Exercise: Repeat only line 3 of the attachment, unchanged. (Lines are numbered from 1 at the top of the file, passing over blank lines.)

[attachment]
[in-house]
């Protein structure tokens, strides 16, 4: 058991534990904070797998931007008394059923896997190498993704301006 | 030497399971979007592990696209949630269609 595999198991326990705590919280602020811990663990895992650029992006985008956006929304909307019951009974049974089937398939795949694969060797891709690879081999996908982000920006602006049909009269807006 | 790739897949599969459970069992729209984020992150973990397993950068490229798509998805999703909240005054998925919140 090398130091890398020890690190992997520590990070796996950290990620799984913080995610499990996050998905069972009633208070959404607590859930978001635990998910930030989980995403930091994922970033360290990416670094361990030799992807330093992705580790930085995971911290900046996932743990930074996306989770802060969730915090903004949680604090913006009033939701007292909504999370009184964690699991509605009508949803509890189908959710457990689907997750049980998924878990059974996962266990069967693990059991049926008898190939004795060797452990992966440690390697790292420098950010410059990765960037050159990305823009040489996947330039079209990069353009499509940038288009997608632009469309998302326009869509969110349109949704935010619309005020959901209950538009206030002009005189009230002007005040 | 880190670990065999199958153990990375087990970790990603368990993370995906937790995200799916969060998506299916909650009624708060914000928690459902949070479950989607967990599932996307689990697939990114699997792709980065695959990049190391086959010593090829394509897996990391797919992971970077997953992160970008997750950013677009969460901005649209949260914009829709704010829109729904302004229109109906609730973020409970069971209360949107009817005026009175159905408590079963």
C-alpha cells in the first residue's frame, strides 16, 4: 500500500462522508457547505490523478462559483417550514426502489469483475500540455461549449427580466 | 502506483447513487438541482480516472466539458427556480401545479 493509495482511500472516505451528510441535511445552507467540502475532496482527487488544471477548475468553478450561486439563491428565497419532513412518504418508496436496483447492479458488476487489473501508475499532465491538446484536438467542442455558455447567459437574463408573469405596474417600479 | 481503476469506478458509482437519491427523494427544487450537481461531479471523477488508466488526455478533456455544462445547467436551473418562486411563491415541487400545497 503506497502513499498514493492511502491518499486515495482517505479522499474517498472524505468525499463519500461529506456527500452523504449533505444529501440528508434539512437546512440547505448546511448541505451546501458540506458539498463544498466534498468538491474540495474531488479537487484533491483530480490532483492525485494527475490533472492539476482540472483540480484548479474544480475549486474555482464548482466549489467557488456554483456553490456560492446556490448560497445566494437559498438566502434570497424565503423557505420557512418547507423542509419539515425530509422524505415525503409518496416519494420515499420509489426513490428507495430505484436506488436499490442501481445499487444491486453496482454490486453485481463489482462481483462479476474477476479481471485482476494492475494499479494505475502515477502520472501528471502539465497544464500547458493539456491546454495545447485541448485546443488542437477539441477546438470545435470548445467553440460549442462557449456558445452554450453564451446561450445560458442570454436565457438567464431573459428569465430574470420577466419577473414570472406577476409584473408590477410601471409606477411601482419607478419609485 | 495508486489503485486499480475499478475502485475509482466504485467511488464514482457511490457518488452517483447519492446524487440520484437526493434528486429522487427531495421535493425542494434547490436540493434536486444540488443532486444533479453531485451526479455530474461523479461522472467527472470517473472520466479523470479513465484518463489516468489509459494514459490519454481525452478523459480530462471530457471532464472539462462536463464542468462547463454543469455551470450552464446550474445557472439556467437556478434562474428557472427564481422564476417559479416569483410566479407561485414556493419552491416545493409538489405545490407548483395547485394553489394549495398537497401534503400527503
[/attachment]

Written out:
C-alpha cells in the first residue's frame, strides 16, 4: 500500500462522508457547505490523478462559483417550514426502489469483475500540455461549449427580466 | 502506483447513487438541482480516472466539458427556480401545479 493509495482511500472516505451528510441535511445552507467540502475532496482527487488544471477548475468553478450561486439563491428565497419532513412518504418508496436496483447492479458488476487489473501508475499532465491538446484536438467542442455558455447567459437574463408573469405596474417600479 | 481503476469506478458509482437519491427523494427544487450537481461531479471523477488508466488526455478533456455544462445547467436551473418562486411563491415541487400545497 503506497502513499498514493492511502491518499486515495482517505479522499474517498472524505468525499463519500461529506456527500452523504449533505444529501440528508434539512437546512440547505448546511448541505451546501458540506458539498463544498466534498468538491474540495474531488479537487484533491483530480490532483492525485494527475490533472492539476482540472483540480484548479474544480475549486474555482464548482466549489467557488456554483456553490456560492446556490448560497445566494437559498438566502434570497424565503423557505420557512418547507423542509419539515425530509422524505415525503409518496416519494420515499420509489426513490428507495430505484436506488436499490442501481445499487444491486453496482454490486453485481463489482462481483462479476474477476479481471485482476494492475494499479494505475502515477502520472501528471502539465497544464500547458493539456491546454495545447485541448485546443488542437477539441477546438470545435470548445467553440460549442462557449456558445452554450453564451446561450445560458442570454436565457438567464431573459428569465430574470420577466419577473414570472406577476409584473408590477410601471409606477411601482419607478419609485 | 495508486489503485486499480475499478475502485475509482466504485467511488464514482457511490457518488452517483447519492446524487440520484437526493434528486429522487427531495421535493425542494434547490436540493434536486444540488443532486444533479453531485451526479455530474461523479461522472467527472470517473472520466479523470479513465484518463489516468489509459494514459490519454481525452478523459480530462471530457471532464472539462462536463464542468462547463454543469455551470450552464446550474445557472439556467437556478434562474428557472427564481422564476417559479416569483410566479407561485414556493419552491416545493409538489405545490407548483395547485394553489394549495398537497401534503400527503